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Travis Jocelyn Joins German Pro Basketball Team


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Travis Jocelyn, a stand-out at VHS and TCNJ, is going pro in Germany.

Travis Jocelyn, a 2017 graduate of Verona High School who was part of its state championship basketball team, has signed to play professional basketball in Germany.

Jocelyn, who had a strong college basketball career at TCNJ, is joining Niners Chemnitz, a team in southeastern Germany that is part of Germany’s prime league, the Basketball Bundesliga, which is also known as the easyCredit Bundesliga after its sponsor. The Niners made the announcement on their website today:

“[Jocelyn] comes from the small town of Verona, New Jersey, just a stone’s throw from New York City, and has been basketball for The College of New Jersey in NCAA-3 for the past four years. There, Jocelyn was able to improve continuously from season to season and put on an average of 21 points, seven rebounds as well as 1.5 assists and steals in the past season 2020/21, which was greatly shortened due to the coronavirus.”

The opportunity to join the Niners came together quickly. As Jocelyn was graduating from TCNJ, he signed with player agent Christopher Gulla, founder of the New Jersey-based ACD Agency. Gulla put together Jocelyn’s player profile and reached out to teams. Jocelyn says that while that outreach resulted in interest from teams in Portugal, Croatia, and the Czech Republic, he was most drawn to the high level of play at Niners Chemnitz and its diversity.

“I wanted to play overseas because it was the best opportunity for me to fulfill my dream of playing professional basketball,” Jocelyn says. “On top of playing basketball I am able to live in a different country and see the world. It is a once-in-a-lifetime experience that I couldn’t turn down.”

The Niner’s press release makes it sound as if Jocelyn will be seeing plenty of action when the season opens on October 2. While it originally planned to use him on the team’s second team with rotations into the first team, injuries on its first team may open up more opportunities there.

Chemnitz is located in what once was East Germany and the city was known as Karl-Marx-Stadt during the Communist era. “The coaches are a mix of different nationalities consisting of Argentinian, Italian, American, and German,” says Jocelyn, who is already moved in abroad. “The German players will speak to me in English but sometimes will speak German amongst themselves. I do not speak any German but the team might be able to set me up with a German course, which I would definitely take advantage of so I can learn a new language and help myself adjust to living in Germany.”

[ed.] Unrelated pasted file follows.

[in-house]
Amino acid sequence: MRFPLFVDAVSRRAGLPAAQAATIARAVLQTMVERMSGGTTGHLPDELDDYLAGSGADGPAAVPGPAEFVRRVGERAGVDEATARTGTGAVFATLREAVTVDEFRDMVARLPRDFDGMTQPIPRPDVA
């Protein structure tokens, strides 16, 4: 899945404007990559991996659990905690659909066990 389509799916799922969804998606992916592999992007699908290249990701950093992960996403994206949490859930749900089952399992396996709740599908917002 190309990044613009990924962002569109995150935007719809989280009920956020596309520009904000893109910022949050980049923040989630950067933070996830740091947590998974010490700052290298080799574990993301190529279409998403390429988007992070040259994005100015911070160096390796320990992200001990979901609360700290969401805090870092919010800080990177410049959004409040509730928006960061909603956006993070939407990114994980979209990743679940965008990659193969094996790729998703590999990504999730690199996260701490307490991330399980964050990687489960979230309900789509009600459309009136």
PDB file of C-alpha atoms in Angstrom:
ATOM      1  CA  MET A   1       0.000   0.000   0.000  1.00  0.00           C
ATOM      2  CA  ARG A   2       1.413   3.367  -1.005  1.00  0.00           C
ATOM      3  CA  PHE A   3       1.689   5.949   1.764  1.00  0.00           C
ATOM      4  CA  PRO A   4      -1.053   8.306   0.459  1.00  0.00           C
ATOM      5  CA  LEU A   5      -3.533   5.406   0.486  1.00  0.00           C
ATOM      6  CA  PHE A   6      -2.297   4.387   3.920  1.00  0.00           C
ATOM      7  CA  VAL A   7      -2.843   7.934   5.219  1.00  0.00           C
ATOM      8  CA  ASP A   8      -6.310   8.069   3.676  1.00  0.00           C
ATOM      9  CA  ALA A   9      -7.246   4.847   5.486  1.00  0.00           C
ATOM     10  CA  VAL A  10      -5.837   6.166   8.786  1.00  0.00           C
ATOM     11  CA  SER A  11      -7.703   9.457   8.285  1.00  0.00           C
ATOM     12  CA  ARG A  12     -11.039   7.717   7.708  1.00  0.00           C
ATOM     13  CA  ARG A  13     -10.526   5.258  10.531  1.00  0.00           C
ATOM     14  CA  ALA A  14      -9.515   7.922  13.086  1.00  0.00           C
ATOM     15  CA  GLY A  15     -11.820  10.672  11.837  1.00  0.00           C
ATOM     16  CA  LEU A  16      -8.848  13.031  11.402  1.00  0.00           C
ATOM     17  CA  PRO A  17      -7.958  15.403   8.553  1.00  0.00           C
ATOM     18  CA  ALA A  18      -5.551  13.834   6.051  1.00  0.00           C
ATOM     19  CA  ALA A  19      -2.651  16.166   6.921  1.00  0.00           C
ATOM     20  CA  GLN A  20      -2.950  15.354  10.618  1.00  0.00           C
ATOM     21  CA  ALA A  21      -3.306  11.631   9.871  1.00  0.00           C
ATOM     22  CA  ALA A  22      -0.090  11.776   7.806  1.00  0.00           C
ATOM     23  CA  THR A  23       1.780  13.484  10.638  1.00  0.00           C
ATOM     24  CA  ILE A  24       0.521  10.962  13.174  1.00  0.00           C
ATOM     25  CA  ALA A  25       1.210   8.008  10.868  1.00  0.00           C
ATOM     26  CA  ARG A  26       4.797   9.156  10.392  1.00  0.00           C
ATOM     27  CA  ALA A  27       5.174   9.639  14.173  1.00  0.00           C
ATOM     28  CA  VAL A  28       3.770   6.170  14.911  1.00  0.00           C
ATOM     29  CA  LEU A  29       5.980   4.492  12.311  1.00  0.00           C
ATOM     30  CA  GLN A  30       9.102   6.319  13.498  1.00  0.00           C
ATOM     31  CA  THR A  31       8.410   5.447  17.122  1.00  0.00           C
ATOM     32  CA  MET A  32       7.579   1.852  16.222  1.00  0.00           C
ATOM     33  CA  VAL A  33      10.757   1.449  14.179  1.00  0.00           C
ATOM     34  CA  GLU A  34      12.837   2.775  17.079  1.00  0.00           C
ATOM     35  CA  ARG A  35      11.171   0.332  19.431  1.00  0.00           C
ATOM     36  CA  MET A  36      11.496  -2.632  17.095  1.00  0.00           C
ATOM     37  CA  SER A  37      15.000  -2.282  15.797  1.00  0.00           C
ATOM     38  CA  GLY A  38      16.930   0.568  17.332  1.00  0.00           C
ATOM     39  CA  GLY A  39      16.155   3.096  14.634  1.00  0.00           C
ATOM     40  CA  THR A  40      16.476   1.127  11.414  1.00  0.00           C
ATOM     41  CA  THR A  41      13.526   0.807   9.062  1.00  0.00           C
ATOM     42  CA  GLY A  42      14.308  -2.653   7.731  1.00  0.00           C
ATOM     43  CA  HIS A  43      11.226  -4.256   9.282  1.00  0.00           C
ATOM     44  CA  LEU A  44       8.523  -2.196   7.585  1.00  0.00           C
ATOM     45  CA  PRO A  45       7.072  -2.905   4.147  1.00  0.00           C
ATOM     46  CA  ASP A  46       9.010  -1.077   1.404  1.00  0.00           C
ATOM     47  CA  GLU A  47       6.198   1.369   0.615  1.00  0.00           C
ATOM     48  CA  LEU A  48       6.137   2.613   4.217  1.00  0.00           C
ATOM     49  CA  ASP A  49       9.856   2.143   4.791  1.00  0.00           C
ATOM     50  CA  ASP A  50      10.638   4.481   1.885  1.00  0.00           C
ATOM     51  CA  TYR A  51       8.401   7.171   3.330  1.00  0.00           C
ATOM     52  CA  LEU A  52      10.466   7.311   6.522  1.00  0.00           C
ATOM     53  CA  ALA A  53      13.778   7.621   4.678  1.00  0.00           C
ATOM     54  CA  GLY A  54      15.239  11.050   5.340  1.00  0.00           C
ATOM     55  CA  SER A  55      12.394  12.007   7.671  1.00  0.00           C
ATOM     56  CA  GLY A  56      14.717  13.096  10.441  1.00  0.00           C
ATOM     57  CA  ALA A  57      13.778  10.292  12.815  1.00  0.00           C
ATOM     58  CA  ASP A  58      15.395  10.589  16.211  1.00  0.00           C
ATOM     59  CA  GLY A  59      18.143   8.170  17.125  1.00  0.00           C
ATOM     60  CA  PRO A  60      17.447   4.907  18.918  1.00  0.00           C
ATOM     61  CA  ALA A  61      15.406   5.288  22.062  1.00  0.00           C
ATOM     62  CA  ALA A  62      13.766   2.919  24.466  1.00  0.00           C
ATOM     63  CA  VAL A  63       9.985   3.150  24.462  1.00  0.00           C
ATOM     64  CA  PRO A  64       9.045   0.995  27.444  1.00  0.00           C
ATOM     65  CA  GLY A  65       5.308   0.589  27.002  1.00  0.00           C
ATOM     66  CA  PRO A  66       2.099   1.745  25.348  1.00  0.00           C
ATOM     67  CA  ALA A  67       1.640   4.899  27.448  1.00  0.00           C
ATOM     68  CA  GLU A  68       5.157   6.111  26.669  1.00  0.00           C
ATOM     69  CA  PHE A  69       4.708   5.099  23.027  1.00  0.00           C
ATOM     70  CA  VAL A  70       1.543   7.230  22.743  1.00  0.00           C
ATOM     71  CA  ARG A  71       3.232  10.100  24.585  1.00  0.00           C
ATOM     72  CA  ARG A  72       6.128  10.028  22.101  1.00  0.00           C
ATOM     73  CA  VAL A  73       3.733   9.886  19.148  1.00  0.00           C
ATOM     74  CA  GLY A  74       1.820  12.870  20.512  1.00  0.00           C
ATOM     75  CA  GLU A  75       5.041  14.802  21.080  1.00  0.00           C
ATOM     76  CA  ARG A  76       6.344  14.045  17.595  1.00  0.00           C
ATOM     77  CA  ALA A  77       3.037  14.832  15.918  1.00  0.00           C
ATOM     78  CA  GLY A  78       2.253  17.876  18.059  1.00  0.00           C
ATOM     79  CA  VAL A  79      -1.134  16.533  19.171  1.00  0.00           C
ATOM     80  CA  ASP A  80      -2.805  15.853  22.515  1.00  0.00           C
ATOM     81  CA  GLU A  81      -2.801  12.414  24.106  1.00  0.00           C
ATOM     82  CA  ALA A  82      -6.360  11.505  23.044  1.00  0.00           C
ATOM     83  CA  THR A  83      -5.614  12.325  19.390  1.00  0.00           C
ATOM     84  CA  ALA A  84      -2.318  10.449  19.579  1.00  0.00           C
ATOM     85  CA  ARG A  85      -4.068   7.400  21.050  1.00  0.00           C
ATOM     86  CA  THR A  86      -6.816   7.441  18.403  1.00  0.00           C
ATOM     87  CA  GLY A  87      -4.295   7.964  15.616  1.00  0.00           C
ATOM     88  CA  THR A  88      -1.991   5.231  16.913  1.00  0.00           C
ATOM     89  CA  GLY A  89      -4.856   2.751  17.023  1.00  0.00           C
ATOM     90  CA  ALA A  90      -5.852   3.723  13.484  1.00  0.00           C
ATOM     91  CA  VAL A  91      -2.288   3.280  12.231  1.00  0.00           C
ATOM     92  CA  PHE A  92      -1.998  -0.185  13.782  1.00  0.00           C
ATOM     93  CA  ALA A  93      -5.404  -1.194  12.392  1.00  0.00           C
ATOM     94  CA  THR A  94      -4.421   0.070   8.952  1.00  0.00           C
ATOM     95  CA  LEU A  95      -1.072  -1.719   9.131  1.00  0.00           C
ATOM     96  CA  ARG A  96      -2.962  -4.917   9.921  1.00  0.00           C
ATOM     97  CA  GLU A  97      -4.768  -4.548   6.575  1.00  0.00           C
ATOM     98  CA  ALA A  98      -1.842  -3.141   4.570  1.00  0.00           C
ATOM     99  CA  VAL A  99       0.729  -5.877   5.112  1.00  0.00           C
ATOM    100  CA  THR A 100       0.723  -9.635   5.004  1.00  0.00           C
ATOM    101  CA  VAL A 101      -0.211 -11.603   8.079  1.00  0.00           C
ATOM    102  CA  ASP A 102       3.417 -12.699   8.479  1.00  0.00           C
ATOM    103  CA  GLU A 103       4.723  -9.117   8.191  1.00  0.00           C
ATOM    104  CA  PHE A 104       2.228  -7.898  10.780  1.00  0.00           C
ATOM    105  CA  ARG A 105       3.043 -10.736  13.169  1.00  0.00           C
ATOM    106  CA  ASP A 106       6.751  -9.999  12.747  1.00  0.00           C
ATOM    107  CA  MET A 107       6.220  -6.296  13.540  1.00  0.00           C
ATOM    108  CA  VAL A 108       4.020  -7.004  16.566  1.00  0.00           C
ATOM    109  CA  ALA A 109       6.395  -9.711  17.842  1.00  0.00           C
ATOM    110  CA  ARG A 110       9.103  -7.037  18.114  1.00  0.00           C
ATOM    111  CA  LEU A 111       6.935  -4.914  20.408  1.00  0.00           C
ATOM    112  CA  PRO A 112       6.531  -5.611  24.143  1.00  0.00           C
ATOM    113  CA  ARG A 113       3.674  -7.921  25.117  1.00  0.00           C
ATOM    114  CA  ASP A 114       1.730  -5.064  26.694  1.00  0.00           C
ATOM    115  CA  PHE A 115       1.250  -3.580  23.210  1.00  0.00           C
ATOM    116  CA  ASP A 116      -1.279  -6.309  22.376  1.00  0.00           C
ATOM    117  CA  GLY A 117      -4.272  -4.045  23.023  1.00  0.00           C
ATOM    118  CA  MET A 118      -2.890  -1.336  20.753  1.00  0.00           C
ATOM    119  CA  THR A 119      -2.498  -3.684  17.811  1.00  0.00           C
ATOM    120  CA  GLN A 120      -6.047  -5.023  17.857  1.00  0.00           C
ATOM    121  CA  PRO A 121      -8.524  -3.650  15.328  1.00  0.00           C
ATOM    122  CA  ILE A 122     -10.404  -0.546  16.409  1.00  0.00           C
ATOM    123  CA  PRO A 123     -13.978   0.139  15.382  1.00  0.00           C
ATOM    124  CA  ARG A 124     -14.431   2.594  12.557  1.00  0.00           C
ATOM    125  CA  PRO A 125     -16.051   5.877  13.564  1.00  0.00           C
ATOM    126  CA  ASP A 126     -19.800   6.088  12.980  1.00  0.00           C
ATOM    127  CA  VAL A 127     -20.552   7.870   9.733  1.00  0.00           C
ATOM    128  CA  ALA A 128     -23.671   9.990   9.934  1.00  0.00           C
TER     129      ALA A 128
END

While many high school basketball players focus on college and pro opportunities in the United States, basketball is a global sport with global recruiting. According to the 2020 International Basketball Federation (FIBA) report, 1,733 American men and women play basketball abroad, most in Europe. FIBA says that Spain was the biggest destination for American players, at 153, while 136 Americans play in Germany. And while overseas basketball salaries aren’t as lofty as those in the NBA, there are other benefits. Jocelyn notes that, while he is in Germany, the only expense he will have is food.

“What’s important for anyone pursuing a dream to know is that sometimes it looks a little different than you first imagined but then sometimes it ends up being more than you imagined,” Jocelyn says. “I am achieving my dream of playing professionally but I also have this unique opportunity to travel and meet people from so many different places and experiences.”

“I’m very blessed to be able to travel the world and make money playing a sport that I love,” Jocelyn adds. “The most important things for me are to focus on basketball but also to immerse myself into the culture. I have such a great opportunity in front of me and I don’t want to shy away from it just because I need to adjust to a different culture. I want to embrace this change as much as possible.”

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Virginia Citrano
Virginia Citranohttps://myveronanj.com
Virginia Citrano grew up in Verona. She moved away to write and edit for The Wall Street Journal’s European edition, Institutional Investor, Crain’s New York Business and Forbes.com. Since returning to Verona, she has volunteered for school, civic and religious groups, served nine years on the Verona Environmental Commission and is now part of Sustainable Verona. She co-founded MyVeronaNJ in 2009. You can reach Virginia at [email protected]


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